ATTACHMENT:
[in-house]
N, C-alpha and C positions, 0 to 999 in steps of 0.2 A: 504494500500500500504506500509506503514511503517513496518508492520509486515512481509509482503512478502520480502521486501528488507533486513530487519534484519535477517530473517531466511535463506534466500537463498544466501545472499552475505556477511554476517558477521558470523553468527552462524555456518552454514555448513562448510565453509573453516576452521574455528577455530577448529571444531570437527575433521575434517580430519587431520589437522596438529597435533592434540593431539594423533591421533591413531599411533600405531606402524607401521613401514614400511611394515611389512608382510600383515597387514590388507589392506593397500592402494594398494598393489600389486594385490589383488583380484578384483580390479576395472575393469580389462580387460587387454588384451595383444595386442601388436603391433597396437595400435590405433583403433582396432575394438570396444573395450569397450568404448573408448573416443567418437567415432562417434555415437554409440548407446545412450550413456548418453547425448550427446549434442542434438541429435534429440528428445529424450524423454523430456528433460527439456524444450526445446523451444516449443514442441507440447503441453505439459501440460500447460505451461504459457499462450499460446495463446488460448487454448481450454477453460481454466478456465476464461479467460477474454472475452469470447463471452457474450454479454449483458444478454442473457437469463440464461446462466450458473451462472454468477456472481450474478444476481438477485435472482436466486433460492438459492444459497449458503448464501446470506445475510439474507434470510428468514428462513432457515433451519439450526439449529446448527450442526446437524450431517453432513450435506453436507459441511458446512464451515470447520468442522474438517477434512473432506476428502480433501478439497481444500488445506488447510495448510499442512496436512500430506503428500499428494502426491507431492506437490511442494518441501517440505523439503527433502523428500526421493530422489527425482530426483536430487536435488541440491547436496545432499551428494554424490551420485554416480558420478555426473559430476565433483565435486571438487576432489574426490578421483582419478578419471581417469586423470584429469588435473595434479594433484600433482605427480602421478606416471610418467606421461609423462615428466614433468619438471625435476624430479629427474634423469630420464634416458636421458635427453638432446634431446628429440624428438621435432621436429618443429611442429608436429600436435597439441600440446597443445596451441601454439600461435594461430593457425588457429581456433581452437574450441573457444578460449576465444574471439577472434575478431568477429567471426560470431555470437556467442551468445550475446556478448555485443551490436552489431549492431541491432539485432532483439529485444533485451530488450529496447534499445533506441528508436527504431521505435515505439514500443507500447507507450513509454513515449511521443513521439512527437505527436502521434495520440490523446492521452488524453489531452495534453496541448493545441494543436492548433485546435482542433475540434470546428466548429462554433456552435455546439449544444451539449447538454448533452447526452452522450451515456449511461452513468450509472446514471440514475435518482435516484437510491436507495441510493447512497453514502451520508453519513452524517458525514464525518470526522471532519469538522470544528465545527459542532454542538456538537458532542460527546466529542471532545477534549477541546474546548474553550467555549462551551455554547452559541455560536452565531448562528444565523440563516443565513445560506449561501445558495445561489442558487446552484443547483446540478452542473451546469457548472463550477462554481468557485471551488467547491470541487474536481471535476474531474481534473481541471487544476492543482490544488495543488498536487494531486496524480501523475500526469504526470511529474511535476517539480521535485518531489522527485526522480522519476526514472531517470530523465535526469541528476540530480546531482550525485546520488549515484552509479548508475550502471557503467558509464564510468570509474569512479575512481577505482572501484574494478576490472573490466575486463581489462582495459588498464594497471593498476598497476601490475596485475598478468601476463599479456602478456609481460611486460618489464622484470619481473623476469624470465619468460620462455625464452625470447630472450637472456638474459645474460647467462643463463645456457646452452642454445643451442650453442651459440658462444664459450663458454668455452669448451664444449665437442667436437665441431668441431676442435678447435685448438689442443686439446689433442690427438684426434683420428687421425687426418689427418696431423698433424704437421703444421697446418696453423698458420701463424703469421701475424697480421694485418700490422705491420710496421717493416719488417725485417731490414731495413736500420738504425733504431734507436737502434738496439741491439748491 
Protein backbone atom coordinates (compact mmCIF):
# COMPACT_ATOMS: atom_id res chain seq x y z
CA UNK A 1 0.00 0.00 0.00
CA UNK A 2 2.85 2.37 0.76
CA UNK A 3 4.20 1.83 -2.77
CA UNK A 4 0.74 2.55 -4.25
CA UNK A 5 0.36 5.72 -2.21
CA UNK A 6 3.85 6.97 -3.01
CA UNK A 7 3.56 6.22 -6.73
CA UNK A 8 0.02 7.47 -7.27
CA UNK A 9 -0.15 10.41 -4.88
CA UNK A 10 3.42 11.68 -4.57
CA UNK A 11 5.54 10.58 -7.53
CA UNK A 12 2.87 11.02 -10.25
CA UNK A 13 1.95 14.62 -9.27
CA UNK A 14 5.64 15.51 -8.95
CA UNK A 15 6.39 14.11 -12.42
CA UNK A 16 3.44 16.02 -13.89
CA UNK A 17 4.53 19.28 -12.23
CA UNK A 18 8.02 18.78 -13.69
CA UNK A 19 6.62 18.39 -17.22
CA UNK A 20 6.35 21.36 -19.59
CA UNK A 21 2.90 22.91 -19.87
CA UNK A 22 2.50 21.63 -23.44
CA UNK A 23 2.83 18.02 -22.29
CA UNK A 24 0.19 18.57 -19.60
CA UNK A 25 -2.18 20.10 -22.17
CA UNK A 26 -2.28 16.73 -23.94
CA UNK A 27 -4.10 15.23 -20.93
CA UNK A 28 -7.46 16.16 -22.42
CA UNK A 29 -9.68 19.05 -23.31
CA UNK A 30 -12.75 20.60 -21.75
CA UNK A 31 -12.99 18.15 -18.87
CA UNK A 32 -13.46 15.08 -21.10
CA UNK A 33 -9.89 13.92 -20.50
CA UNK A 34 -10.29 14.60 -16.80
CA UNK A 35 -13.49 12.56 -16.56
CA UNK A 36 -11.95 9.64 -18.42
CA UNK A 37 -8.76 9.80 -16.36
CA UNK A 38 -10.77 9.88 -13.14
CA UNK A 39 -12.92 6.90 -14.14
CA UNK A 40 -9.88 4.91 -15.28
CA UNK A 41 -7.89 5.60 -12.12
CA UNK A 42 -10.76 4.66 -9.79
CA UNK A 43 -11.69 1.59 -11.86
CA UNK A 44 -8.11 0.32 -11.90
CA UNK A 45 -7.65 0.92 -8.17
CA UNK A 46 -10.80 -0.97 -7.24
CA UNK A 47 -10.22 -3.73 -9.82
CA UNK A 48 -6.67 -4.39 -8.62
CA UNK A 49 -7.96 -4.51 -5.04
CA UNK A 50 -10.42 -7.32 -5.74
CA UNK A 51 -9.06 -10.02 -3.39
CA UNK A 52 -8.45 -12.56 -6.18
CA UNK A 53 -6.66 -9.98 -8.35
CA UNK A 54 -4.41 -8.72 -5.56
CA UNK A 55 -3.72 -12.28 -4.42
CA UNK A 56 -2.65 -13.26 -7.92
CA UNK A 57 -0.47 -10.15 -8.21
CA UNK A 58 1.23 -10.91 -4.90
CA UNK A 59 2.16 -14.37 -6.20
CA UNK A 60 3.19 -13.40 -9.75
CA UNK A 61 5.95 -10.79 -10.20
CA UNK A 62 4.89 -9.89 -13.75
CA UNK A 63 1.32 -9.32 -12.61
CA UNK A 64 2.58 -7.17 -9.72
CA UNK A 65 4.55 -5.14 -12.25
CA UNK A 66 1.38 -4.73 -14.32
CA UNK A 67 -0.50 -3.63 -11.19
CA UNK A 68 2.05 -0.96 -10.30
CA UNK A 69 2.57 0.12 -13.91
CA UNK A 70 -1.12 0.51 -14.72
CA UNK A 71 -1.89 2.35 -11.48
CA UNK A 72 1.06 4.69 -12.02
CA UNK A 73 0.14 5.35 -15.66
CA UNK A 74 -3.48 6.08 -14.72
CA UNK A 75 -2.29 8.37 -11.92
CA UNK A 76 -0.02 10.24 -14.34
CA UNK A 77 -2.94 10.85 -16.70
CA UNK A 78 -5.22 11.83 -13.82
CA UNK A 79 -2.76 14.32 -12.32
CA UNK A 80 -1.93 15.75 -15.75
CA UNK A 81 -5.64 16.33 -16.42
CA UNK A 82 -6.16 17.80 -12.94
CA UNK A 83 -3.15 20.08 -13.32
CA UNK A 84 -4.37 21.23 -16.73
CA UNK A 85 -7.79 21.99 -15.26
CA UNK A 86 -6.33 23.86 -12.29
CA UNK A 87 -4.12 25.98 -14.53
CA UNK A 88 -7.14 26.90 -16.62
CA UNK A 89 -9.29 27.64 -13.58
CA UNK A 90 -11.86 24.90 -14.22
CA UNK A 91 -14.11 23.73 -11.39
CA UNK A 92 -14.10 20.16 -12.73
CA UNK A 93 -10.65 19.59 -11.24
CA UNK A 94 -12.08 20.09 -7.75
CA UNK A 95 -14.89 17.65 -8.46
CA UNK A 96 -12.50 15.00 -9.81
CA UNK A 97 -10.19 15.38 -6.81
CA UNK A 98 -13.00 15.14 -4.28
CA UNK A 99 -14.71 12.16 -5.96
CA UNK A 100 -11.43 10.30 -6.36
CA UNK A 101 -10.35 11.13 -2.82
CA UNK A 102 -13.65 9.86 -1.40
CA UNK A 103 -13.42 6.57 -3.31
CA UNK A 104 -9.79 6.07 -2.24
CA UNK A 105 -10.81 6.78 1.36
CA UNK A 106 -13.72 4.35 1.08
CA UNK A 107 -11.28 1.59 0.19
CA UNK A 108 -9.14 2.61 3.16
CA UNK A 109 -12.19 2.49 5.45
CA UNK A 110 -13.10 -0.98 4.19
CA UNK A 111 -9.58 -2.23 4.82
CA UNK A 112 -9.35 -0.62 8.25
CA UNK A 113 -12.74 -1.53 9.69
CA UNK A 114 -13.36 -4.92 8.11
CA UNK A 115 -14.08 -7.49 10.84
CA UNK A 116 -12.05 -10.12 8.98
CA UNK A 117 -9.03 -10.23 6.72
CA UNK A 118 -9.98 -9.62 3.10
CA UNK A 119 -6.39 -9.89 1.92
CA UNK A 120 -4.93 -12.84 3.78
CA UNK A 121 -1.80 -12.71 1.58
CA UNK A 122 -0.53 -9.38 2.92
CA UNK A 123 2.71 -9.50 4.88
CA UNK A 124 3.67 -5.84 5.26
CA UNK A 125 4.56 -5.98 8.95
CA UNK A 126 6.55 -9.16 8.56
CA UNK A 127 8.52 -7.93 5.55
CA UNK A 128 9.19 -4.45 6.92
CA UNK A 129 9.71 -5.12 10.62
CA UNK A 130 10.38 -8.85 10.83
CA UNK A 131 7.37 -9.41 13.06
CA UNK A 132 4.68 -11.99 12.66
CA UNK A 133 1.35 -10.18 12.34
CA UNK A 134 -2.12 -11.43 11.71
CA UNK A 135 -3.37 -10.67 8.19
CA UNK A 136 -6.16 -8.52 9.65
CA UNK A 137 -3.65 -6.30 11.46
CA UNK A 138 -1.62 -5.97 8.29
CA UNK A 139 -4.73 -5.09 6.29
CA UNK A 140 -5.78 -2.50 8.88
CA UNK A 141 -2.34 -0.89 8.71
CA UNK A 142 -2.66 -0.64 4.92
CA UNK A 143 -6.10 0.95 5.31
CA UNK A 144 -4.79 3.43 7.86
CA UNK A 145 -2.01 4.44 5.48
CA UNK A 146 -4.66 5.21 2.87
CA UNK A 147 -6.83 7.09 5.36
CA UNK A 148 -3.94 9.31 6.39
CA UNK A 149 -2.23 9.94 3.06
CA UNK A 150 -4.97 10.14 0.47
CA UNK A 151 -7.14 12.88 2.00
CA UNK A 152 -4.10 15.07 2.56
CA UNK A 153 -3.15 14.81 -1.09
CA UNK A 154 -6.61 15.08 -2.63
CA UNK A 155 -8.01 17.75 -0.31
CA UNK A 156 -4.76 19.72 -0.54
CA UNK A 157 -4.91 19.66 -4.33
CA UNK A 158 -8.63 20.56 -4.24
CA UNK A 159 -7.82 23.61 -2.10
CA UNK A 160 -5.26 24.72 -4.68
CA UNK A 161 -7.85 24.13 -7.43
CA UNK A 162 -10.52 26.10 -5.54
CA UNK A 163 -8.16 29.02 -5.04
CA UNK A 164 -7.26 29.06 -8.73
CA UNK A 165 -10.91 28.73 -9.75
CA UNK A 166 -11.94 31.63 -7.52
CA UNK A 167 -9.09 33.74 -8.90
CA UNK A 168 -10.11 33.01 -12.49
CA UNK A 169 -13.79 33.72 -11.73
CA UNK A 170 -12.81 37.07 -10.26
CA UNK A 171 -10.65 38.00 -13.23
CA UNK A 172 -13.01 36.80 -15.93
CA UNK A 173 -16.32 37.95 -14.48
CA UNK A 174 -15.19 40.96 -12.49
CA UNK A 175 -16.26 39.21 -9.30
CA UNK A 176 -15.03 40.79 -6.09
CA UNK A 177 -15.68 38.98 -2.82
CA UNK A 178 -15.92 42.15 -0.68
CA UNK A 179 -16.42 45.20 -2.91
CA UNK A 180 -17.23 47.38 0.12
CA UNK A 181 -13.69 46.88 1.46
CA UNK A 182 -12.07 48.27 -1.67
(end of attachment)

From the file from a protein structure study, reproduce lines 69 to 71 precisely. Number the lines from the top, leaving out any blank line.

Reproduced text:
CA UNK A 65 4.55 -5.14 -12.25
CA UNK A 66 1.38 -4.73 -14.32
CA UNK A 67 -0.50 -3.63 -11.19